Inequality has been central to the study of education, with large bodies of work focused on inequality in student achievement, in education funding, in college readiness, and in access to a quality education based on race and class. But much of the research on educational inequality has focused on who gets what and why, and little on where. Where is deeply connected to the ability to access spatially bound resources, and consequently connected to opportunities in schools, housing, employment, and social networks. Recently, with the wider uses of and advances in GIS and spatial analysis, educational researchers have the opportunity to spatialize previously underspatialized areas of study in educational inequality.
In this session, we seek contributions that adopt a spatial lens to the study of educational inequality. The study of educational inequality often centers on race, class, gender, ability, and other forms of educational exclusion. But the study of educational inequality does not often include a spatial dimension, and therefore we seek research that takes a spatial approach to the theory, measurement, and/or analysis of educational inequality. Specifically, we seek contributions that: 1) measure educational inequality at multiple geographic scales; 2) describe how an educational phenomena are distributed across space; 3) utilize ESDA and spatial statistics to explore educational inequality; and 4) connect a spatial lens to theories of educational inequality. In sum, we seek studies that have broken from the relatively limited treatment of space in education research, and show how taking an explicitly spatial approach to some of the most pressing issues in education can provide new insights into intractable problems.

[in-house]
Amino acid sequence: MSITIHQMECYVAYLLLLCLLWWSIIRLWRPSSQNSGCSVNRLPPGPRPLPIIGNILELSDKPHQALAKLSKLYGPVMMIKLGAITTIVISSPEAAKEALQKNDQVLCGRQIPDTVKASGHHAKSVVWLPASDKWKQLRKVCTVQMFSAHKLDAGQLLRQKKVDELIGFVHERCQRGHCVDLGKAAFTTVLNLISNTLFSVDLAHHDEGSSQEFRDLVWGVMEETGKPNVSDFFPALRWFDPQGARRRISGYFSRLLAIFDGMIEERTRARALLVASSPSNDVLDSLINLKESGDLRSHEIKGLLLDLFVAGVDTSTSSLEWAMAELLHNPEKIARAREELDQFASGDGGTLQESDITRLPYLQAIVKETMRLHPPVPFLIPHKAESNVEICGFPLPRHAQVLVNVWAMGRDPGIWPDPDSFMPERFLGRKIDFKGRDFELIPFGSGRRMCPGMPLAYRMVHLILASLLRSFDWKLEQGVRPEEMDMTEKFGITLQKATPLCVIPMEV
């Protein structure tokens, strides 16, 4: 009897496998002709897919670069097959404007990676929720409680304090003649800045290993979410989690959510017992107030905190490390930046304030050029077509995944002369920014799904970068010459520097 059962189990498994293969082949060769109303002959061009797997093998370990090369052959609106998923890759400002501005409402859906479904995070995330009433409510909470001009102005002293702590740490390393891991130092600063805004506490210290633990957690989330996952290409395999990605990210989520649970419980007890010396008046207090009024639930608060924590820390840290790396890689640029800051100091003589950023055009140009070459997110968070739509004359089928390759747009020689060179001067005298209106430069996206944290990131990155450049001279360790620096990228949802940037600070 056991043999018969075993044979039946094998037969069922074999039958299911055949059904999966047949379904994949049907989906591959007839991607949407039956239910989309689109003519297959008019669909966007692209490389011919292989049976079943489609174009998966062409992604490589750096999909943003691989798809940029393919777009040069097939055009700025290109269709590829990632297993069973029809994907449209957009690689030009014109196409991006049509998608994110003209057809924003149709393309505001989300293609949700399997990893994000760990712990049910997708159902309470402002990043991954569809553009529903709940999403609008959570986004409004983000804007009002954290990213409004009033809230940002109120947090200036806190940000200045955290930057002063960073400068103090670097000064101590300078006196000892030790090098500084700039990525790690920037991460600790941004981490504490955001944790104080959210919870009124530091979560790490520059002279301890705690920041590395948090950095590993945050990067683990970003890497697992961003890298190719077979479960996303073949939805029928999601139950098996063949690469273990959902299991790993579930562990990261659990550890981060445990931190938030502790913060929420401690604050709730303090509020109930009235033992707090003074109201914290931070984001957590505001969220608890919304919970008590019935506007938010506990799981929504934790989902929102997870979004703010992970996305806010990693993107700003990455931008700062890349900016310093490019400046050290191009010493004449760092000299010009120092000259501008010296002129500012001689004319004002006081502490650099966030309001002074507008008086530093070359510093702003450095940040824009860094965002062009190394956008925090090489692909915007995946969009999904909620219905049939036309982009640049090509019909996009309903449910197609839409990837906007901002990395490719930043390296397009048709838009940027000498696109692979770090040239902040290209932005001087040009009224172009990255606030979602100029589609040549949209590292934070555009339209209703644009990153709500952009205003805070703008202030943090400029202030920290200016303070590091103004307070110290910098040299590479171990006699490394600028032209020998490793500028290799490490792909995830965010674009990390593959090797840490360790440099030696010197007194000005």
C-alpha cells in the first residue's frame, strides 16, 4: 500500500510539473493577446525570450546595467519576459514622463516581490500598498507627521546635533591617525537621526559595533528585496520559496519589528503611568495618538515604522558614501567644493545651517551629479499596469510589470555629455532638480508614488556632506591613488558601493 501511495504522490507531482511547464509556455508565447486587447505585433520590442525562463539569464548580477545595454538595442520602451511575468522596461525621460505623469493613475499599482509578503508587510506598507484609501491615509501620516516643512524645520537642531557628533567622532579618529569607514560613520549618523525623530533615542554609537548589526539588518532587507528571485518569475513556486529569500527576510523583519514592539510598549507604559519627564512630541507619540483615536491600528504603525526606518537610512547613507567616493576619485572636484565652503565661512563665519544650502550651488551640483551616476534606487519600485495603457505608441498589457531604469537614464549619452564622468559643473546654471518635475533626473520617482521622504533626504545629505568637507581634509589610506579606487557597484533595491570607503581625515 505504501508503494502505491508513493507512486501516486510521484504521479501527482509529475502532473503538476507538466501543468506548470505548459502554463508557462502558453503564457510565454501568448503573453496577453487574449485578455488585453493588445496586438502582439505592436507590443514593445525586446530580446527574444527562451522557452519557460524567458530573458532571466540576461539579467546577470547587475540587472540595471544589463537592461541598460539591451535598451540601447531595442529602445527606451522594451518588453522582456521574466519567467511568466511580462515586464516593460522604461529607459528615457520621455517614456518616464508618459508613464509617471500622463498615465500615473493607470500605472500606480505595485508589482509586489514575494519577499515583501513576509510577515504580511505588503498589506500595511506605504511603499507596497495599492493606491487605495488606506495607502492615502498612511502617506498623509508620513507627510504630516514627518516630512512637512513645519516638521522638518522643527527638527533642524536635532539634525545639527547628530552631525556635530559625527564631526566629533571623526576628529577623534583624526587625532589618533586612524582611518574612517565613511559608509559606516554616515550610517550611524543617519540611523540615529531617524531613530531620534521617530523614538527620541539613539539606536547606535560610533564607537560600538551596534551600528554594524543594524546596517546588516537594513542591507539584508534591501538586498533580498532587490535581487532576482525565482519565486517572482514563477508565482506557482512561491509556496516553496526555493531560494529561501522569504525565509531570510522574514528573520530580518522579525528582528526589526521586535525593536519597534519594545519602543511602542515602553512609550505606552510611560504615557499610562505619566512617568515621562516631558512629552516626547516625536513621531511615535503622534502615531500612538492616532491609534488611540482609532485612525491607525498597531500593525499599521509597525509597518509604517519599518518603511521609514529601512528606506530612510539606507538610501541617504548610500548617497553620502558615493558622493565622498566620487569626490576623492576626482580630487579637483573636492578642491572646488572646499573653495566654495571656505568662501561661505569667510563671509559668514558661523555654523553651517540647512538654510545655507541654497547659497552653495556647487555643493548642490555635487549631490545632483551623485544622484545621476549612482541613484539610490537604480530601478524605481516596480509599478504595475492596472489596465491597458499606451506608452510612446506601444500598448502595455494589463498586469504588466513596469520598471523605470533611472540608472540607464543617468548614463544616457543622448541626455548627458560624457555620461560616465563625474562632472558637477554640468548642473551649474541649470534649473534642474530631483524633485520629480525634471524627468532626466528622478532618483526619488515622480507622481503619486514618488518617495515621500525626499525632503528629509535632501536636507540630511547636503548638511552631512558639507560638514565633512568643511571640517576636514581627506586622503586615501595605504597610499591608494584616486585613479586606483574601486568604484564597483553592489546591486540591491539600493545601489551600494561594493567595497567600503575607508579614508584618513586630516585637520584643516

Submission procedure: Abstracts of 250 words should be submitted to Doug Geverdt (email@example.com) by October 12th 2018 for consideration in this paper session. Participants will be notified by October 19th if their paper has been accepted. Participants will then need to register for the annual conference and provide their PIN to Doug Geverdt by October 26th.
Conveners: Andrea Conver, Douglas Geverdt, Kendra Taylor
|Presenter||Megan Evans*, Pennsylvania State University, Defining Neighborhoods: How Spatial Contexts Matter for Educational Expectations||20||9:55 AM|
|Presenter||Emily Schondelmyer*, U.S. Bureau Of the Census, Laura Nixon, US Census Bureau, Defining Areas to Adjust for Spatial Differences in Educational Purchasing Power||20||10:15 AM|
|Presenter||Joanna D. Sánchez*, Excelencia in Education, Knowing your SERVice Area: Using GIS to Highlight the Postsecondary Needs of Latino Communities Served by HSIs and Emerging HSIs||20||10:35 AM|
|Presenter||Kendra Taylor*, Sanametrix, Doug Geverdt*, , The Geography of School District Income Inequality||20||10:55 AM|
|Presenter||Maraki Kebede*, Pennsylvania State University, Annie Maselli*, Pennsylvania State University, Race in Rural Places: Rural School District Demographics in America||20||11:15 AM|
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